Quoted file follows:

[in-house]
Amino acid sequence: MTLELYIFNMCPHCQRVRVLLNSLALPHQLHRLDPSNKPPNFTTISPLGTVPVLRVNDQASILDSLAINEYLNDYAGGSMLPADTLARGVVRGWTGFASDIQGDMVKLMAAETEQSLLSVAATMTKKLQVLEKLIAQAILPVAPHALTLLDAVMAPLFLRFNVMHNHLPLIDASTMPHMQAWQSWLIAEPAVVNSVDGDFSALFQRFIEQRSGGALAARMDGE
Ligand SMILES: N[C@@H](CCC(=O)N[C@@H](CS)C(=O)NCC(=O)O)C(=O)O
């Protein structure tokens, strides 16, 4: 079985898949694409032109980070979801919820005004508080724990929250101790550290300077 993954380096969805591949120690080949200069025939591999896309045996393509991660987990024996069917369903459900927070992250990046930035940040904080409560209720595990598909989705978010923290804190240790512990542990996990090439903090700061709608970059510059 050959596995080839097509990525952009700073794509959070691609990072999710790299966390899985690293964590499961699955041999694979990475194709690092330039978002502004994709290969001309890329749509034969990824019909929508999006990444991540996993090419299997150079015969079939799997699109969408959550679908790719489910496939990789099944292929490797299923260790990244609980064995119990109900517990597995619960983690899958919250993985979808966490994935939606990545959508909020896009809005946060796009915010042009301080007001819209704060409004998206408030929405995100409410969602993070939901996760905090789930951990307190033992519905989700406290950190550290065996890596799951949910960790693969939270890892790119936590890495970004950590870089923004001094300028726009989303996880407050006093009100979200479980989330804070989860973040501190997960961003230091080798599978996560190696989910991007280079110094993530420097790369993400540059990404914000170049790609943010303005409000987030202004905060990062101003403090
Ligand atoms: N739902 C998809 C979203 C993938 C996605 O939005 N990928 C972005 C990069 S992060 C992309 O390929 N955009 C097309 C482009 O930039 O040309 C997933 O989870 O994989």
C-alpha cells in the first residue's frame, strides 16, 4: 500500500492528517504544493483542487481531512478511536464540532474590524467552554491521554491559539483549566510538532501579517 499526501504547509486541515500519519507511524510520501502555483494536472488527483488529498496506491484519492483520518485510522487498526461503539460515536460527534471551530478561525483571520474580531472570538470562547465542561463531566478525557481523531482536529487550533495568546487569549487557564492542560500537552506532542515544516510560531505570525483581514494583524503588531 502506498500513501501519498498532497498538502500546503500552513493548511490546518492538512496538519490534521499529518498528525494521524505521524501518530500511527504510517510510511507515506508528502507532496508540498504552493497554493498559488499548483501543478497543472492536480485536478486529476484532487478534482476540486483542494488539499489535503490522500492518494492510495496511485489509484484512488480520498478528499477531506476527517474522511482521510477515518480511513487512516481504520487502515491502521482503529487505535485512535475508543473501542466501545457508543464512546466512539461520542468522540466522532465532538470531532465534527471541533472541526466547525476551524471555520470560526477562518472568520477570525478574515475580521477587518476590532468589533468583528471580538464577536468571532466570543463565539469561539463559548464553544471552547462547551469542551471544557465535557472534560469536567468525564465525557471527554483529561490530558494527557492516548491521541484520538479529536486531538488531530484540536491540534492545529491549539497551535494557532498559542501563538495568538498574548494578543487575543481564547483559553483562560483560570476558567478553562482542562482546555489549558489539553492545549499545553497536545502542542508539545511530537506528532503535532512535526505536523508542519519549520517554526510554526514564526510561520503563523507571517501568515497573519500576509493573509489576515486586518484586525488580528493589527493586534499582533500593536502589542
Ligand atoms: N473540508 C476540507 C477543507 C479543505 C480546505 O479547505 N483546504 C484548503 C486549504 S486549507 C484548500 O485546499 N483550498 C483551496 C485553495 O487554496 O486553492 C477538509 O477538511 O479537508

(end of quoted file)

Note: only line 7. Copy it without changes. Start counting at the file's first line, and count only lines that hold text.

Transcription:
Ligand atoms: N473540508 C476540507 C477543507 C479543505 C480546505 O479547505 N483546504 C484548503 C486549504 S486549507 C484548500 O485546499 N483550498 C483551496 C485553495 O487554496 O486553492 C477538509 O477538511 O479537508